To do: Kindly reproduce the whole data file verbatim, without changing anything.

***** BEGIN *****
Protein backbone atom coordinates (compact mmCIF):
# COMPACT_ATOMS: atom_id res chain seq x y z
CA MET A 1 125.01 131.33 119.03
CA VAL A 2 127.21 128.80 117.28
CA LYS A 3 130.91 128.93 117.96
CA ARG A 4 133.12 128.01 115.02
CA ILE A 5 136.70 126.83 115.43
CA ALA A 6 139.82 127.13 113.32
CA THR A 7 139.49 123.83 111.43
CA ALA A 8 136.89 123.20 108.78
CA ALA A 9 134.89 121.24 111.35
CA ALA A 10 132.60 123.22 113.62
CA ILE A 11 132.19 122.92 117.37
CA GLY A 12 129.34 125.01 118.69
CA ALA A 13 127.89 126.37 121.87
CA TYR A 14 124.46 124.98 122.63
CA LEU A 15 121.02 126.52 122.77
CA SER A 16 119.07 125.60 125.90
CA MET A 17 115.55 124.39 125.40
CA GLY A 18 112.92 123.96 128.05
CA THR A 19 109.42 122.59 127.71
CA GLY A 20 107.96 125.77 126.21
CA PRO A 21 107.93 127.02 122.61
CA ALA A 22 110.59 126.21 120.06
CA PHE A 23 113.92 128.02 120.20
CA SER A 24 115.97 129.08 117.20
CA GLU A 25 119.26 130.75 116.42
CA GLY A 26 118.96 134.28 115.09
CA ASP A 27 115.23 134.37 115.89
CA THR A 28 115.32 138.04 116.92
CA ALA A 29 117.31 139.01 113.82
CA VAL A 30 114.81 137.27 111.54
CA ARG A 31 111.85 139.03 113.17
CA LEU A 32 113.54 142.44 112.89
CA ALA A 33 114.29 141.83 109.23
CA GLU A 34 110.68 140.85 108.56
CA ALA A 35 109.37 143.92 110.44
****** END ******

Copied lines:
Protein backbone atom coordinates (compact mmCIF):
# COMPACT_ATOMS: atom_id res chain seq x y z
CA MET A 1 125.01 131.33 119.03
CA VAL A 2 127.21 128.80 117.28
CA LYS A 3 130.91 128.93 117.96
CA ARG A 4 133.12 128.01 115.02
CA ILE A 5 136.70 126.83 115.43
CA ALA A 6 139.82 127.13 113.32
CA THR A 7 139.49 123.83 111.43
CA ALA A 8 136.89 123.20 108.78
CA ALA A 9 134.89 121.24 111.35
CA ALA A 10 132.60 123.22 113.62
CA ILE A 11 132.19 122.92 117.37
CA GLY A 12 129.34 125.01 118.69
CA ALA A 13 127.89 126.37 121.87
CA TYR A 14 124.46 124.98 122.63
CA LEU A 15 121.02 126.52 122.77
CA SER A 16 119.07 125.60 125.90
CA MET A 17 115.55 124.39 125.40
CA GLY A 18 112.92 123.96 128.05
CA THR A 19 109.42 122.59 127.71
CA GLY A 20 107.96 125.77 126.21
CA PRO A 21 107.93 127.02 122.61
CA ALA A 22 110.59 126.21 120.06
CA PHE A 23 113.92 128.02 120.20
CA SER A 24 115.97 129.08 117.20
CA GLU A 25 119.26 130.75 116.42
CA GLY A 26 118.96 134.28 115.09
CA ASP A 27 115.23 134.37 115.89
CA THR A 28 115.32 138.04 116.92
CA ALA A 29 117.31 139.01 113.82
CA VAL A 30 114.81 137.27 111.54
CA ARG A 31 111.85 139.03 113.17
CA LEU A 32 113.54 142.44 112.89
CA ALA A 33 114.29 141.83 109.23
CA GLU A 34 110.68 140.85 108.56
CA ALA A 35 109.37 143.92 110.44